Rana Kapoor fought tooth and nail to
keep Madhu Kapoor away from the Yes Board. We used to hear about the law of
karma and if we do a misdeed, it will come back to haunt us in our next life.
God perhaps got worried that the present generation in this kalaguya doesn’t give a damn
about the next life and therefore shortened the turnaround time dramatically. These
days Karma comes around rather swiftly. And in less than a year when the meltdown
started the
diamonds of Rana Kapoor got withered away at the price of marbles
.
We
often forget that when we are born
we are a mere 3 odd kilos and when we die we reduce to the same in the ashes
that are left behind
. And we cannot take anything along. The amount of time
and energy that Rana Kapoor invested in fighting with his relatives would have
definitely taken a large share of his mind-space and attention, while his professionals ran the bank aground. Yes came to be respected
as a reasonably good, technologically advanced, and a forward looking bank. But
I will have my cake and eat it too  was the undoing that set the seeds of banks
erosion of capital and credibility.
We
teach our children a simple yet powerful lesson Sharing is Caring but
forget the same ourselves along our lives – and then one day we lose it all or
suddenly die. We all know that our time on this planet is limited but tend to
generally disbelieve this for ourselves while remembering this for everyone
else. And if we ever reflect peacefully, our significance on this ever evolving
planet with millions of years of humanity and over 7 billion of us at any time
on this earth is so negligible that a calculation
or real reflection is humbling
. So why be greedy and why not truly remember
and imbibe in our personality the famous Chapter 2 , Verse
71 of Bhagwad Gita
that says we came empty handed and so shall we leave.
Debt and the desire to acquire/hoard more
Pledging
the entire holding of his stock to make alternate investments became a self
fulfilling prophesy. When the value of the stock tanked, all the fair weather friends
and lenders didn’t blink an eyelid before selling Rana’s stake.  
We
all know that debt is death. Debt works 24 hrs relentlessly, whereas factories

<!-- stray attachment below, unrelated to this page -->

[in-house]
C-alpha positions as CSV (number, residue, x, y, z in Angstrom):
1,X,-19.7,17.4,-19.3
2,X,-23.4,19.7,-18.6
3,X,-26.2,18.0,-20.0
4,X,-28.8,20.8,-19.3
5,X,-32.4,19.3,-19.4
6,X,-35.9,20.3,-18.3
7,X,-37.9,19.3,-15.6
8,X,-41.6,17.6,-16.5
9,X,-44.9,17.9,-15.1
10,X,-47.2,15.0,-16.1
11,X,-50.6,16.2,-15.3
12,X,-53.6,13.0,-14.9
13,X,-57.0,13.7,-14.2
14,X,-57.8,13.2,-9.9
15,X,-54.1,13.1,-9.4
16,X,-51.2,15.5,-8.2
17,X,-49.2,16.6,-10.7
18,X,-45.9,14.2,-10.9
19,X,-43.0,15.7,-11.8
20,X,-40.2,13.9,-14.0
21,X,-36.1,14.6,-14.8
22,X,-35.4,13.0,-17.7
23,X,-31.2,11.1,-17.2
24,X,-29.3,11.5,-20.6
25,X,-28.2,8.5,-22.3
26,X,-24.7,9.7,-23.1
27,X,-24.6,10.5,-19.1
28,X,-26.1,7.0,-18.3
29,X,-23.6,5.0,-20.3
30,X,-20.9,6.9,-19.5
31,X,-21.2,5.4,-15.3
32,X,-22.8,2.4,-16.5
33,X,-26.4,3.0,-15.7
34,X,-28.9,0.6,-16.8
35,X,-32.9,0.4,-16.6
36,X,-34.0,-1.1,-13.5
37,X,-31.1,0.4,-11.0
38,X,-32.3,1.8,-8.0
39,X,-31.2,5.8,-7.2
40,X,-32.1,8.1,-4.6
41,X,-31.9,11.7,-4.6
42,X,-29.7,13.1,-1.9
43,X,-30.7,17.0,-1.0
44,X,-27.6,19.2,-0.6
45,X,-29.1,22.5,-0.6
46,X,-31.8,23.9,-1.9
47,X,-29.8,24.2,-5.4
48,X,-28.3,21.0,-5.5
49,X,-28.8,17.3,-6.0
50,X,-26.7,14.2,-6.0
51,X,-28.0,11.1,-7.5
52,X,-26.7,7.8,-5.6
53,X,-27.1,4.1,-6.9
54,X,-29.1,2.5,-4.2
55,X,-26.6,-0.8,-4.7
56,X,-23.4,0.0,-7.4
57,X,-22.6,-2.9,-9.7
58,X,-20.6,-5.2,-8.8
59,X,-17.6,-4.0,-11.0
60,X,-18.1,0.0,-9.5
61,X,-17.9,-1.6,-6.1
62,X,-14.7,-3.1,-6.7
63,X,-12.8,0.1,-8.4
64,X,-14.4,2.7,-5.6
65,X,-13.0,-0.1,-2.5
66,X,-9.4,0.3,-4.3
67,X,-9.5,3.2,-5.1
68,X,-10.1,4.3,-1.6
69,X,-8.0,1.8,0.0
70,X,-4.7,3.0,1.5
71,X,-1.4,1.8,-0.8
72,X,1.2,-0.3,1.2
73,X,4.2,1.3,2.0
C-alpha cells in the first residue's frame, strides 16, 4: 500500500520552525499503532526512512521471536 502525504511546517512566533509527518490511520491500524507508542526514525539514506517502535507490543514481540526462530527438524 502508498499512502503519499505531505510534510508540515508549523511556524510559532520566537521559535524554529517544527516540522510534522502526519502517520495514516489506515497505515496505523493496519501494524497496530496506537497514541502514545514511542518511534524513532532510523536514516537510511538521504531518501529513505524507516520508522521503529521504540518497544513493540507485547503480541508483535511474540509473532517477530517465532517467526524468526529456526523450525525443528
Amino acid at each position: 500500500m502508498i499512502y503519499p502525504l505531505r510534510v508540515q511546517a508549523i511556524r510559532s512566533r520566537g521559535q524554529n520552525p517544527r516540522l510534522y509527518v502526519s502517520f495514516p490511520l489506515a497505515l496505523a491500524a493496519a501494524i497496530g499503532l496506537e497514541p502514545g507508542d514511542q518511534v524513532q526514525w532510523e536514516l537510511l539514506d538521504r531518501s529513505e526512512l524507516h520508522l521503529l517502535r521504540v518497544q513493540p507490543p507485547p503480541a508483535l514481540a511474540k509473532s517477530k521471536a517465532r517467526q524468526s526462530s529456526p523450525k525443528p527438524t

and executives and organisations work for limited hrs in a day and take weekends
off. The modern monetary
theory
that professes ever expanding debt and the new age entrepreneurs and
managers who take its refuge might not be able to fully fathom the
ramifications of the same. Some of the most successful investors and thinkers
such as Warren
Buffett have rubbished this vehemently
. Avoid debt as much as possible. Depreciating
assets and objects of gratification should never be purchased using debt.
Most
Friends and Well wishers only offer umbrellas when its bright and sunny. The
true umbrellas are seldom found when its pouring. Just remembering this is
enough to keep you grounded, responsible and strategic.
I am reasonably certain that Rana and the top echelons of Yes knew that the loan book is
far more rotten than what they were disclosing a few qtrs ago. Else why would
the edifice of lies come crashing down just one qtr later when the new CEO took
over. Obviously top guys were riding a tiger that they couldn’t get off without
being eaten (I
remember this line from Satyam’s Ramalinga Raju’s confession in Jan 2009
). If
these guys had taken RBI seriously and mustered the courage to come out clean
rather than making up the lower than actual NPA numbers, coming
clean on divergences
and apologised and course corrected – which would have
been possible only if they acknowledged the mistake, the markets would have
been kinder.
‘When
in doubt disclose’ – This is what the legendary Sh. NR Narayana Murthy says
about corporate governance. Inspite of all the personal criticism he stood his
ground when he smelt impropriety in a few transactions at Infosys a few years
ago. And I truly respect him for that. Omkar
Goswami came heavily on Mr. Murthy
– but then who
is Omkar Goswami anyway
.
Shareholders,
media and public can pardon a few bad qtrs or a bad year of financial
performance but impropriety and doubt over corporate governance (even if the
net effect of the same is much lesser than bad performance) is brutally punished
and brands can seldom recover from that damage thereby destroying shareholder
wealth permanently. Corporates and Individuals should choose to lose money, if need be, as money
can be recovered easily over time but a shred of reputation if lost never comes
back. What takes a lifetime to build can be destroyed in just a second.
We
are all born innocent and pure. The vicissitudes of life (everyone has them) can
either derail us from the General Accepted Life Principles of Propriety or keep
us firmly on track and make us want to be the Human Beings, Managers and Owners that we expect others around us to
be like.



Manu also writes on the Huffington Post
Twitter @manurishiguptha
Also Read on FinMedium:  Intelsense Capital Blog: Weekend Reading





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Manu Rishi Guptha
Manu is an Investor, Blogger, and a Professor of Fearlessness & Minimalism.